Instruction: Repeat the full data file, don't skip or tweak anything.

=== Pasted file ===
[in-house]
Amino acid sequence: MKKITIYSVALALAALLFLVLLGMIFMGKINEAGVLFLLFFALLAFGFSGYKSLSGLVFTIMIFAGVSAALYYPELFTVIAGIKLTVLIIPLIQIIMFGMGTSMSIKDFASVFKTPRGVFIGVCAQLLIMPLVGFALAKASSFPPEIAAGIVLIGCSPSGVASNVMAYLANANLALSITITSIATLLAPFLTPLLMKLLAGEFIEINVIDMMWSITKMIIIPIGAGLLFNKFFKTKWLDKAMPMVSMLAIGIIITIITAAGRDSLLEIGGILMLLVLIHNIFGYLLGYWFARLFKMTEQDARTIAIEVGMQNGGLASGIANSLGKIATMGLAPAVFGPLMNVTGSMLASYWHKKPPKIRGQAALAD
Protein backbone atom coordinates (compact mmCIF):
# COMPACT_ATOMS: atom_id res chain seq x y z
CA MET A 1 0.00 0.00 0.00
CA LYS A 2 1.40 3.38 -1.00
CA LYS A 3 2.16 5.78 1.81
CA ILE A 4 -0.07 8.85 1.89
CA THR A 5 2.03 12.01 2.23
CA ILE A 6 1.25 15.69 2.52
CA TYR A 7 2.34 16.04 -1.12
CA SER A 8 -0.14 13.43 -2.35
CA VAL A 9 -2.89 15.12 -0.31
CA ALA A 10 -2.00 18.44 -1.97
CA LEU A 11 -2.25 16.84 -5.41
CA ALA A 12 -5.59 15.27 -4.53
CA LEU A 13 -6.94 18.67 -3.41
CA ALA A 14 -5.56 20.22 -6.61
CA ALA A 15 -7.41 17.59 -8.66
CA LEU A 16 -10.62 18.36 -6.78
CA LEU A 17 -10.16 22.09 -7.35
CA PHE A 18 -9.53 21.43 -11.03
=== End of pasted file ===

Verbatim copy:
[in-house]
Amino acid sequence: MKKITIYSVALALAALLFLVLLGMIFMGKINEAGVLFLLFFALLAFGFSGYKSLSGLVFTIMIFAGVSAALYYPELFTVIAGIKLTVLIIPLIQIIMFGMGTSMSIKDFASVFKTPRGVFIGVCAQLLIMPLVGFALAKASSFPPEIAAGIVLIGCSPSGVASNVMAYLANANLALSITITSIATLLAPFLTPLLMKLLAGEFIEINVIDMMWSITKMIIIPIGAGLLFNKFFKTKWLDKAMPMVSMLAIGIIITIITAAGRDSLLEIGGILMLLVLIHNIFGYLLGYWFARLFKMTEQDARTIAIEVGMQNGGLASGIANSLGKIATMGLAPAVFGPLMNVTGSMLASYWHKKPPKIRGQAALAD
Protein backbone atom coordinates (compact mmCIF):
# COMPACT_ATOMS: atom_id res chain seq x y z
CA MET A 1 0.00 0.00 0.00
CA LYS A 2 1.40 3.38 -1.00
CA LYS A 3 2.16 5.78 1.81
CA ILE A 4 -0.07 8.85 1.89
CA THR A 5 2.03 12.01 2.23
CA ILE A 6 1.25 15.69 2.52
CA TYR A 7 2.34 16.04 -1.12
CA SER A 8 -0.14 13.43 -2.35
CA VAL A 9 -2.89 15.12 -0.31
CA ALA A 10 -2.00 18.44 -1.97
CA LEU A 11 -2.25 16.84 -5.41
CA ALA A 12 -5.59 15.27 -4.53
CA LEU A 13 -6.94 18.67 -3.41
CA ALA A 14 -5.56 20.22 -6.61
CA ALA A 15 -7.41 17.59 -8.66
CA LEU A 16 -10.62 18.36 -6.78
CA LEU A 17 -10.16 22.09 -7.35
CA PHE A 18 -9.53 21.43 -11.03